Saturday, February 14, 2015

On unclear motivations

Shorter Peter MacKay:
We should tremble in our boots at the possibility that the people plotting a mass shooting in Halifax might have been susceptible to motivation by religious fervour. But if they'd instead carried out their actual plan, we should be willing to write off the resulting deaths as the price of free access to guns.
Update: Anna Mehler Paperny has more.

Saturday Morning Links

Assorted content for your weekend reading.

- Cameron Dearlove laments the fact that Canada is failing to recognize and replicate other countries' successes in using the social determinants of health to shape public policy:
Today we know that social and financial inequities — particularly the experience of poverty — has a greater impact on our health than our healthcare system, genetics, even lifestyle choices. For a society facing spiking healthcare costs, the social determinants of health (things like housing, food security, social inclusion, early childhood development, employment, and working conditions) arguably present the greatest public policy opportunity since the creation of our social safety net, after the Second World War. While Canada is at the forefront of research in the social determinants of health, we are laggards in turning this research into healthy public policy — while Finnish babies benefit from sleeping in their care-filled boxes, Canadian children rest outside the box.

If the social determinants of health hold such promise, what are we doing locally, provincially, and nationally to apply these ideas? How do we rewrite conventional wisdom so that governments, institutions and communities are using the powerful social determinants framework to encourage longer, healthier, happier lives?
- Meanwhile, Donald Hirsch writes about the changing - and sadly spreading - shape of child poverty in the UK. And Barbara Howard offers a moment of perspective on how the disasters which some people can easily brush off cause far more problems for the working poor.

- Paul Krugman notes that the Republicans' tax policy continues to reflect little more than bare class warfare by other names in cutting taxes on the rich while raising them for everybody else.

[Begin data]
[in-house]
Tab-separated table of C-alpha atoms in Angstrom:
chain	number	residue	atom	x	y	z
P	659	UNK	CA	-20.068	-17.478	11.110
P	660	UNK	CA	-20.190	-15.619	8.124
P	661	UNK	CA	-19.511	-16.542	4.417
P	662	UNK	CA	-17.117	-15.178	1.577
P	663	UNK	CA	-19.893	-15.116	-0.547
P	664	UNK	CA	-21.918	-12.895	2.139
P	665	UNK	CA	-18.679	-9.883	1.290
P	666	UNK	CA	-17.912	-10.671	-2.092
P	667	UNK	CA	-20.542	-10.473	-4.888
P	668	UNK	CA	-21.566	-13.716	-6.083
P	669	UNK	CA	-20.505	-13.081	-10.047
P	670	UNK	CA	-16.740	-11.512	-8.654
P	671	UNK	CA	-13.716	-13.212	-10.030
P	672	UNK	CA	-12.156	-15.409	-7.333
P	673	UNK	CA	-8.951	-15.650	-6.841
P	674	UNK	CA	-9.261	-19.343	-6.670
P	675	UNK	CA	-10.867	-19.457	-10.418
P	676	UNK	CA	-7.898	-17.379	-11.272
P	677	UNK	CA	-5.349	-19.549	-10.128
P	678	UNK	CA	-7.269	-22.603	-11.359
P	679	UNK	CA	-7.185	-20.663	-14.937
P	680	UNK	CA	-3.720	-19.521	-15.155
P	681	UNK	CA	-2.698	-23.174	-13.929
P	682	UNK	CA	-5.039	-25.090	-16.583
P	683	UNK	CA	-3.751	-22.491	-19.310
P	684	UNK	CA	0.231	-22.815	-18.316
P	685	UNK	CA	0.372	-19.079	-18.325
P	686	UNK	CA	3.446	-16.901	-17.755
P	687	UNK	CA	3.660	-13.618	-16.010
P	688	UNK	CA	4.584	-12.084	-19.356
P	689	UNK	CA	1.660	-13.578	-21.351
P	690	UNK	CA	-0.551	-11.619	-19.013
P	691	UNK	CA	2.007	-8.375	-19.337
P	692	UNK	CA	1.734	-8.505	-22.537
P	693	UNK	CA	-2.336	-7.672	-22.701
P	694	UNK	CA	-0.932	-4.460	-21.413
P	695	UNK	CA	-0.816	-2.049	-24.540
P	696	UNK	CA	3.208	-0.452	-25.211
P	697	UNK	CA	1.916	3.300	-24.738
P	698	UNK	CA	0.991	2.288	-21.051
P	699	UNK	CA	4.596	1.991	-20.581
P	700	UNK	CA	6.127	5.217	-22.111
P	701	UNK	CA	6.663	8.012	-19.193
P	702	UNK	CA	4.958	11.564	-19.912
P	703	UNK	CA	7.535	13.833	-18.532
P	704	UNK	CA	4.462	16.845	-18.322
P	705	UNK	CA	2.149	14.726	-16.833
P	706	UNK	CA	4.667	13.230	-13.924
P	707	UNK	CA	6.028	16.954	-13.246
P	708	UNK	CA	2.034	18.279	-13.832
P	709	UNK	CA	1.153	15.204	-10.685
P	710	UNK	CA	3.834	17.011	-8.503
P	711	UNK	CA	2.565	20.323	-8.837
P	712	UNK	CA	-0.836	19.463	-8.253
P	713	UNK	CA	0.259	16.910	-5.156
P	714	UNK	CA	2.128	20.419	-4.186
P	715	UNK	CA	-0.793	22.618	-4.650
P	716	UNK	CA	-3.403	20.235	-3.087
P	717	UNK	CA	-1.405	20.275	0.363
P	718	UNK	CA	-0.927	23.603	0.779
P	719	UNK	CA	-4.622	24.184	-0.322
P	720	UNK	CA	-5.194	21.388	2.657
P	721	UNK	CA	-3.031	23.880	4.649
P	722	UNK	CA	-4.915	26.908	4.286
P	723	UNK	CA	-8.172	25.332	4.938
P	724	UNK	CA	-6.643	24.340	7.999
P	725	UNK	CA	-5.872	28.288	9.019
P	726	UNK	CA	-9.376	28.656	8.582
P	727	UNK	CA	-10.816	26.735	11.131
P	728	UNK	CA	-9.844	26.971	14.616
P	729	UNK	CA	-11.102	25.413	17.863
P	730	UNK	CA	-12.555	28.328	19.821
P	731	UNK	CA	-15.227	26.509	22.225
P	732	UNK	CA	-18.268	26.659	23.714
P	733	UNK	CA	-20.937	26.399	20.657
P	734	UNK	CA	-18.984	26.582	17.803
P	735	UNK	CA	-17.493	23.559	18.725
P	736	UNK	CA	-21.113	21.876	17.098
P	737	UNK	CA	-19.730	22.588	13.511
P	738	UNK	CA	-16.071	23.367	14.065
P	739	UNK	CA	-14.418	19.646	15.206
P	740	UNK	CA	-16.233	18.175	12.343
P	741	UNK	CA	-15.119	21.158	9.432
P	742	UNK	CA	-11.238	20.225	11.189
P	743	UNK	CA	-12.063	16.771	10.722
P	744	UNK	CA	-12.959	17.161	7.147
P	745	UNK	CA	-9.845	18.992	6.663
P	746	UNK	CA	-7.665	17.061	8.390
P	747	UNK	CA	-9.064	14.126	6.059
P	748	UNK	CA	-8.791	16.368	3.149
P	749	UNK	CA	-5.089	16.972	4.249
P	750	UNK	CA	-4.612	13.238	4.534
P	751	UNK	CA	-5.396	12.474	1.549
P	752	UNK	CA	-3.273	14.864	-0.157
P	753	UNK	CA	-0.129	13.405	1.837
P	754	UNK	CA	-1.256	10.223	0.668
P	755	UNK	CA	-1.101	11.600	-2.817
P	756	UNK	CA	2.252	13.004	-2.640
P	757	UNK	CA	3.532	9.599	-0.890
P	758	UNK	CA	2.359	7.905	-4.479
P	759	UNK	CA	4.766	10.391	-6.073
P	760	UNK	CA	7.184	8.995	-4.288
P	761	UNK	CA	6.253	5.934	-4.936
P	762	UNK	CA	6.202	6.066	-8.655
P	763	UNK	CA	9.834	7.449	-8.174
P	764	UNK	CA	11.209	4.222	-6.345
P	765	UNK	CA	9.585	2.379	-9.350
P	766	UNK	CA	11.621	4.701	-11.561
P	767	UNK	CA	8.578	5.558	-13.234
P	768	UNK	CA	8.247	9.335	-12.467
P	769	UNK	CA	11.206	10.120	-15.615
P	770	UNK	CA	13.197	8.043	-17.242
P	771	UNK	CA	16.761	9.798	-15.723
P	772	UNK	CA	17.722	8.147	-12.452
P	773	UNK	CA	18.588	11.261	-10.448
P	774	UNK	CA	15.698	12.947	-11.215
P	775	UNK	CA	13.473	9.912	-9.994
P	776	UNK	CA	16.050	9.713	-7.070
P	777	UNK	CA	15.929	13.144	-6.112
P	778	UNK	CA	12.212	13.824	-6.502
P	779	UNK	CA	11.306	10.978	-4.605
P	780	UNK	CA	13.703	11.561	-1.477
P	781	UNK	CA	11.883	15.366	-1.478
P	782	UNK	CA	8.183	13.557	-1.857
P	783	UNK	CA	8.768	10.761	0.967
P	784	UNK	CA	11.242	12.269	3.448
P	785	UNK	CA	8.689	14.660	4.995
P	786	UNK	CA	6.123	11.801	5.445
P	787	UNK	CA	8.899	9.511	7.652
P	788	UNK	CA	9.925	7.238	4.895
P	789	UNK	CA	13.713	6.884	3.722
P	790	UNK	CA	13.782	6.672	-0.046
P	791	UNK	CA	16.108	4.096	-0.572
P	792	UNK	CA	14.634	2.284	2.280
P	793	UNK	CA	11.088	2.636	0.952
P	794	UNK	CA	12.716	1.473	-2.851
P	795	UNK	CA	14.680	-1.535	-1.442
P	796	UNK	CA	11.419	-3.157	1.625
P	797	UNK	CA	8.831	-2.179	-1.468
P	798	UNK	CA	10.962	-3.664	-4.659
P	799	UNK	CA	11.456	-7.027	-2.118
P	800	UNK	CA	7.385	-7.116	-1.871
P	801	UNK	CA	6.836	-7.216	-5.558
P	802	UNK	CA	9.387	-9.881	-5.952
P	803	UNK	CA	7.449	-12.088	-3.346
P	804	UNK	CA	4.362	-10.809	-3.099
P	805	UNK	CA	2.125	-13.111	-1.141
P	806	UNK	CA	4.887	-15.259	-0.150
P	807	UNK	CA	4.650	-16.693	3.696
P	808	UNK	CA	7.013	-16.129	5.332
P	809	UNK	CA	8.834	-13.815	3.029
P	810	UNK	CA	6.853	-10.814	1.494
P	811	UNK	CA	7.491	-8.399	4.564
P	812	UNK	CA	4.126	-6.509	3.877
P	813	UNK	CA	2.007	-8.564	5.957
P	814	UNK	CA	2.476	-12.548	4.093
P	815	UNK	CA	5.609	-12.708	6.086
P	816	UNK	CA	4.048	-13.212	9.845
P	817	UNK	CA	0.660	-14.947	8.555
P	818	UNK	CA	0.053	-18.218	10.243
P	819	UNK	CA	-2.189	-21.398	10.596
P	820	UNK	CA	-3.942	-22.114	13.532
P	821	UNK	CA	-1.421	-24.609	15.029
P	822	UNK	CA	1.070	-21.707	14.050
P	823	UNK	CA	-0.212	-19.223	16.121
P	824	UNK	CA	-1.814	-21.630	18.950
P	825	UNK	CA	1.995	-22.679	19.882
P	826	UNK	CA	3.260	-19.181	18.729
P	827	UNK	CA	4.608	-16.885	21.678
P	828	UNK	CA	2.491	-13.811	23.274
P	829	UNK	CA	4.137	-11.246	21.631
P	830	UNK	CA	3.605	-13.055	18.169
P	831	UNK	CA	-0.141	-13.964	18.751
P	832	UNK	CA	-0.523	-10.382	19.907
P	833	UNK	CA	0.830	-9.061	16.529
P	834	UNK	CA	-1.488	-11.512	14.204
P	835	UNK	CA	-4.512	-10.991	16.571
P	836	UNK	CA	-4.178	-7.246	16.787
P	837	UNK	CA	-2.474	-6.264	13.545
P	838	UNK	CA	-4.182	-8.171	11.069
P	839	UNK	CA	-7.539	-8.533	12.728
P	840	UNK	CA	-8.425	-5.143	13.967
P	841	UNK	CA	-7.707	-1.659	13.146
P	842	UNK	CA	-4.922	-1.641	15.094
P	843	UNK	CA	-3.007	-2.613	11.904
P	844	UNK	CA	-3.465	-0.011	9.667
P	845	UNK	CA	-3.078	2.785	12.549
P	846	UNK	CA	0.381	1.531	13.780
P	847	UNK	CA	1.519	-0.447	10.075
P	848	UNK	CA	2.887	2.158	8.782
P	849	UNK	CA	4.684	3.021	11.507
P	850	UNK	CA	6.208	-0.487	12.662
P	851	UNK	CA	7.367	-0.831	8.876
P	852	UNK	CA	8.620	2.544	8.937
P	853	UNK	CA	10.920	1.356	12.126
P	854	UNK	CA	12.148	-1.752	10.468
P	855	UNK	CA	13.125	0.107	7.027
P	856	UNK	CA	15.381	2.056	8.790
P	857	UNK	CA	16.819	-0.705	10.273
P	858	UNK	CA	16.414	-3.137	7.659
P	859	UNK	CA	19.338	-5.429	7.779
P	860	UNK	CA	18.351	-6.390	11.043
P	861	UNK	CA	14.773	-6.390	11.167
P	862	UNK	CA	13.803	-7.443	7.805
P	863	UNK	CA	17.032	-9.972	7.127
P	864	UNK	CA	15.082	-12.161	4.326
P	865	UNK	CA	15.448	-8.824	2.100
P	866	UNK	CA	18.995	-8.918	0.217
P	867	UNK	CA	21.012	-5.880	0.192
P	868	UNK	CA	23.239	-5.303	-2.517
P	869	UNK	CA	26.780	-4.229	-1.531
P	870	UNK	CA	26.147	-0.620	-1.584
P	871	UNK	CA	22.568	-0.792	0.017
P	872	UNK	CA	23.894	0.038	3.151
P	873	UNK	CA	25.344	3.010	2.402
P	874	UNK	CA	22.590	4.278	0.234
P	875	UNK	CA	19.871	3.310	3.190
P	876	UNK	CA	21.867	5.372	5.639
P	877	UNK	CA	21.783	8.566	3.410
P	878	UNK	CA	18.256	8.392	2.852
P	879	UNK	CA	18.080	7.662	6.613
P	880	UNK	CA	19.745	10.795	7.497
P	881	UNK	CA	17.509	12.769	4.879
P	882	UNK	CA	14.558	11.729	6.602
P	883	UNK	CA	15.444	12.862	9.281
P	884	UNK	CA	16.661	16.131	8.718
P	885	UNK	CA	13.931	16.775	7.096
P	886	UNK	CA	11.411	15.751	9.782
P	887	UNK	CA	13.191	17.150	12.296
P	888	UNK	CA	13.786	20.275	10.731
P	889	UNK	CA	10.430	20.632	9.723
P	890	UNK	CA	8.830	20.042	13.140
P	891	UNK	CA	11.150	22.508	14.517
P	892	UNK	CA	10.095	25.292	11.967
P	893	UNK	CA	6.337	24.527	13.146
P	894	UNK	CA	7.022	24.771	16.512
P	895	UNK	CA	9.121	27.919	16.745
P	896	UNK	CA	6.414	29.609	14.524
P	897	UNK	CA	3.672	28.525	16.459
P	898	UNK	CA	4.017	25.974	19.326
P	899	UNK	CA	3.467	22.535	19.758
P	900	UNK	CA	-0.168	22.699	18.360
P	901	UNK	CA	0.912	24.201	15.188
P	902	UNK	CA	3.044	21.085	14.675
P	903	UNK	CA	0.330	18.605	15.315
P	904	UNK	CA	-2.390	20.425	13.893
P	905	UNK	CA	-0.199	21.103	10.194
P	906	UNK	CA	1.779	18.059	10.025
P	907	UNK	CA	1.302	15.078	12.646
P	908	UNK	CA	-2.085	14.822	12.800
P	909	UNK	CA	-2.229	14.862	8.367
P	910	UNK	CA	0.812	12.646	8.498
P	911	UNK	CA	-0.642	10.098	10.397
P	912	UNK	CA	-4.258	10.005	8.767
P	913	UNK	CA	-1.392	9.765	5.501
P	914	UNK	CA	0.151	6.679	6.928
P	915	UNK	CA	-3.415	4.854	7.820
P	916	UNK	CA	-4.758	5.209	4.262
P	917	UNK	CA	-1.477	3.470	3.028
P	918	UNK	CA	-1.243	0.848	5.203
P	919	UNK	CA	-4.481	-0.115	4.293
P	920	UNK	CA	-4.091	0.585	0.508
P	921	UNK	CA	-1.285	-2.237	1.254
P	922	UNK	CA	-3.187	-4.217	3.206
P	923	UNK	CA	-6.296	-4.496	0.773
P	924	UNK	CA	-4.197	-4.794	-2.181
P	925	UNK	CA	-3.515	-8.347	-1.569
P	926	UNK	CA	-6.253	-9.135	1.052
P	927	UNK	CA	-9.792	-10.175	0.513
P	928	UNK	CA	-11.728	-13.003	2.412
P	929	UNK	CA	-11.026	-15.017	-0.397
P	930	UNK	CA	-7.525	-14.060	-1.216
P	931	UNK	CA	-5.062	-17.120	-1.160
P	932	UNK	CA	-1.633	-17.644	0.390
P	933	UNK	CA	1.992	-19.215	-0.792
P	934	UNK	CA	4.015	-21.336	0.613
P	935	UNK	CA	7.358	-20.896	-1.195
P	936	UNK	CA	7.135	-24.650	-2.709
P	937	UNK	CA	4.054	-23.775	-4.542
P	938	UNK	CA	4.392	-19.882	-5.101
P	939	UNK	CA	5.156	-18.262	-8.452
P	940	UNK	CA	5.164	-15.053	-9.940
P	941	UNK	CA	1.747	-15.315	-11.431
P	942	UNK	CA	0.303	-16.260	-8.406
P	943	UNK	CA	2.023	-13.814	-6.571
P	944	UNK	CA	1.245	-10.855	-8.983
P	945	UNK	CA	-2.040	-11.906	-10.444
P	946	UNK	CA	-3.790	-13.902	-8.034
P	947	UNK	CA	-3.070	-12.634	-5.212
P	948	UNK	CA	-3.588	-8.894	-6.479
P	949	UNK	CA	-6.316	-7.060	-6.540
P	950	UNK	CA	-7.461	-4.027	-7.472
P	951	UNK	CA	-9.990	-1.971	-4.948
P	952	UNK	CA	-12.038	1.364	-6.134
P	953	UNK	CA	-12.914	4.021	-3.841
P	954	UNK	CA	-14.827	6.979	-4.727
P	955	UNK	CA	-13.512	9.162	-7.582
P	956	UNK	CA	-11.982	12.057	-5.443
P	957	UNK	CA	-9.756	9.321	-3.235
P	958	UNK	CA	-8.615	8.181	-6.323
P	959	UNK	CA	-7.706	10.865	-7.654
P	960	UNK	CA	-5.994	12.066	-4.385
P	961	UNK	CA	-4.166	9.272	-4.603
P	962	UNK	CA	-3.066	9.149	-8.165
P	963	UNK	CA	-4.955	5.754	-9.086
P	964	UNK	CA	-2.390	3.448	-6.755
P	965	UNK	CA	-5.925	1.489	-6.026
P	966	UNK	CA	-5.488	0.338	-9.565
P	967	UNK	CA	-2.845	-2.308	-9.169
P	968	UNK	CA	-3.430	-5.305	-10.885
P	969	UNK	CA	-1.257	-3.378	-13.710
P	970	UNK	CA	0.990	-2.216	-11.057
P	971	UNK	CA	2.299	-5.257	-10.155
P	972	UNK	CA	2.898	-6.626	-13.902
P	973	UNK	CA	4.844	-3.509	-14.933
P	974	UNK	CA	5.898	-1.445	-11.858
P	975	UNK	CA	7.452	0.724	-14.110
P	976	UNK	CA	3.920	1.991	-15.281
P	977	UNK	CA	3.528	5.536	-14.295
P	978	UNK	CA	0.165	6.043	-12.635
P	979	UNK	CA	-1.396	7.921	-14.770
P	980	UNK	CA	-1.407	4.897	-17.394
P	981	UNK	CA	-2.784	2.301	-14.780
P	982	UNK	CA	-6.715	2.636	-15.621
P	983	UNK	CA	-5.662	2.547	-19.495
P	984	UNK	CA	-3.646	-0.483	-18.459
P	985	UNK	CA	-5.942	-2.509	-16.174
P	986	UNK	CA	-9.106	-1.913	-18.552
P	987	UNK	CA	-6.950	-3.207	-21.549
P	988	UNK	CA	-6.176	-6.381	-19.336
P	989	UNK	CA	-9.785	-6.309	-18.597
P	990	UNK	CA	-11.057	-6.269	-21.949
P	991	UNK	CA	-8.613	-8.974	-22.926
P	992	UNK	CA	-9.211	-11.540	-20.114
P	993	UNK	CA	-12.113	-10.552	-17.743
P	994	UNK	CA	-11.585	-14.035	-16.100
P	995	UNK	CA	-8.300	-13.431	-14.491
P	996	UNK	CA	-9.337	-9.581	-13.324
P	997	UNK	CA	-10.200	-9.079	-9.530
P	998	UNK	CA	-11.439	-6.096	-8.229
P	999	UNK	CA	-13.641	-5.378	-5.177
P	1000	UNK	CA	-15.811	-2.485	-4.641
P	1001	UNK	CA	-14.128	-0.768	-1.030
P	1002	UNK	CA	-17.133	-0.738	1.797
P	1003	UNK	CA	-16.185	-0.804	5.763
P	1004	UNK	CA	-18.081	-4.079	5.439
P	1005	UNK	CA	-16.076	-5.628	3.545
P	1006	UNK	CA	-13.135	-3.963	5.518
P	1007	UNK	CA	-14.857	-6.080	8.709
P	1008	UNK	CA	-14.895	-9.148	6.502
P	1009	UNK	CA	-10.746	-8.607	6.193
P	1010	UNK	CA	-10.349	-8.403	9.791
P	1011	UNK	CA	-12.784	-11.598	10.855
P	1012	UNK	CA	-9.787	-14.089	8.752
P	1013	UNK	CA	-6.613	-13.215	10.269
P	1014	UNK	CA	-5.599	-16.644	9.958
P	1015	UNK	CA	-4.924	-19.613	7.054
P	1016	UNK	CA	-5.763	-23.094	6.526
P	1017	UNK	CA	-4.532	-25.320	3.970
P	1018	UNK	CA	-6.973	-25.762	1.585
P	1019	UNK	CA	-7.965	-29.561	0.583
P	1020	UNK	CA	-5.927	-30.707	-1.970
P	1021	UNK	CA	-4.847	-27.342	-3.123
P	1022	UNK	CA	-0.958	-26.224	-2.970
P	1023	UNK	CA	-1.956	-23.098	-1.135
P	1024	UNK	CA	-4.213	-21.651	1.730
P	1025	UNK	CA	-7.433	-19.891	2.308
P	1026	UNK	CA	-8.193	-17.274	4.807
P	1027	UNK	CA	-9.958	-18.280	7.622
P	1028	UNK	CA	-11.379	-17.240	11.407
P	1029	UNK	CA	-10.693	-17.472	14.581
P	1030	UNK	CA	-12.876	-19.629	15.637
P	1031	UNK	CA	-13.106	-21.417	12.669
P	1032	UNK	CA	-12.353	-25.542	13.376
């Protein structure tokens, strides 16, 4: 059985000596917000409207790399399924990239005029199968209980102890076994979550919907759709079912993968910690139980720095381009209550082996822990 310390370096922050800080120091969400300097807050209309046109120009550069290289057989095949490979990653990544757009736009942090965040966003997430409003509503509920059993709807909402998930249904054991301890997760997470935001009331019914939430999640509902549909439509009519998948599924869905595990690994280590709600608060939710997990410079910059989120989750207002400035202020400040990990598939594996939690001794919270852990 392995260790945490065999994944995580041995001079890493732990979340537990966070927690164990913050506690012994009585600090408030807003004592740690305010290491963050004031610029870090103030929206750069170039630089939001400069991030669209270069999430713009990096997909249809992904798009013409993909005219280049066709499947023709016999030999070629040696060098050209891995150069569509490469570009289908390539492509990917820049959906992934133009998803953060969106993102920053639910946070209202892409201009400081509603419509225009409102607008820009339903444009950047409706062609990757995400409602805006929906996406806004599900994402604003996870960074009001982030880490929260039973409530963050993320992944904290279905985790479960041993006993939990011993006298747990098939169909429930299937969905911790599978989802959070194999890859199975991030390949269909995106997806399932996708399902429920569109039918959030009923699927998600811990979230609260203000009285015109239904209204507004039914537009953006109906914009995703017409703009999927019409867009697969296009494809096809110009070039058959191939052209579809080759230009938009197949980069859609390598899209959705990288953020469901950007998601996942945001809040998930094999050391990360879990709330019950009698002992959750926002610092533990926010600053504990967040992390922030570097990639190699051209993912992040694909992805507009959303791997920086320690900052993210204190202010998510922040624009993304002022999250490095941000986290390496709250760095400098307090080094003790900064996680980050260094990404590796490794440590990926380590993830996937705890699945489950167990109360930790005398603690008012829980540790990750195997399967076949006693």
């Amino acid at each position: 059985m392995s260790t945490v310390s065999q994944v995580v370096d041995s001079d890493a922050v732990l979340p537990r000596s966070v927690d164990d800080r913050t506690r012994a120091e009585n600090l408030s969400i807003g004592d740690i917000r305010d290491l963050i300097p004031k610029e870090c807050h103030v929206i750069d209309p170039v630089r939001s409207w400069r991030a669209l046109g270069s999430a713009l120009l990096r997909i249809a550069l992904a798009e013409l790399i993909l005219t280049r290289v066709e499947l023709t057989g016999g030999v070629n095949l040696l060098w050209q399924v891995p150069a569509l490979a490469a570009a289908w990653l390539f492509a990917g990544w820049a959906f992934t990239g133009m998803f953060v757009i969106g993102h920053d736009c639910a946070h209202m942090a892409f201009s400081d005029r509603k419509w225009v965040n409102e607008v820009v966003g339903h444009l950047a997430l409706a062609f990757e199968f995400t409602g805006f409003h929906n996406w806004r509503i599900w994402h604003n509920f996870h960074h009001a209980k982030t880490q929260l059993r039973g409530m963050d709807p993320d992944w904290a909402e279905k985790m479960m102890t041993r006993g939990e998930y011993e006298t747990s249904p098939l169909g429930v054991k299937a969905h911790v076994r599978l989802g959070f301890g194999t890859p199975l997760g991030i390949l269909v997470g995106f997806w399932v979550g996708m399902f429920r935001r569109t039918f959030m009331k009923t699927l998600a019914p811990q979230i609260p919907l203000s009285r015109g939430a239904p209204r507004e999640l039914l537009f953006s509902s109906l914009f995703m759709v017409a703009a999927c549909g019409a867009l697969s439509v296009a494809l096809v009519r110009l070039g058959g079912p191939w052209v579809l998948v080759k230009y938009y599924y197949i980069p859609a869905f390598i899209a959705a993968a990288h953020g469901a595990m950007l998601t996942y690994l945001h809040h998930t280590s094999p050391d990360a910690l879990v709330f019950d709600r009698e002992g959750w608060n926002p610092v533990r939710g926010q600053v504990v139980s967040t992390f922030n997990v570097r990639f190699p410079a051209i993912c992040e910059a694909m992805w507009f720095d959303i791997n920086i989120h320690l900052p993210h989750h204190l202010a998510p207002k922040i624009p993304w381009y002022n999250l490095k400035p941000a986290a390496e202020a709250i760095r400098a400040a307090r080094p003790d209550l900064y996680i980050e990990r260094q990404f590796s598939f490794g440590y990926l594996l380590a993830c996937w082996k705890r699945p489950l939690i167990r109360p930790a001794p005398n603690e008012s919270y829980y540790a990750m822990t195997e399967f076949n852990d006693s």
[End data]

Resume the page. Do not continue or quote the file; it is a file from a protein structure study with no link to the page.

- Heather Mallick traces the demise of Sun News to its constant bullying, while Christopher Waddell sees it as having been based largely on a failed attempt to game Canada's broadcasting system.

As an aside, others are asking how it is that a network seemingly set up to further the Cons' interests didn't actually get enough preferential treatment to survive despite its lack of merit. But I'll note that the government isn't the only force which could have kept the network afloat - and given the massive amount of money put into corporate communications, it's telling also that Canada's plutocrats didn't have any interest in footing the bill for a media outlet which seemed to fit their political interests.

- Finally, Craig Forcese and Kent Roach offer a detailed look at the contents of the Cons' terror bill. Thomas Walkom - who deserves plenty of blame as the media originator of the theory that no opposition party would oppose C-51 - is finally beginning to recognize that the NDP is in fact standing up for civil rights against the Cons' fearmongering. Stephen Maher talks to a former CSIS officer and finds even more reason for concern with what the Cons are trying to pull. And Don Lenihan writes that he sees the Cons primarily as having made Canadian politics more authoritarian rather than more conservative - though I'm not sure it's an either-or proposition.

Friday, February 13, 2015

Musical interlude

SkyPatrol - Folding Your Universe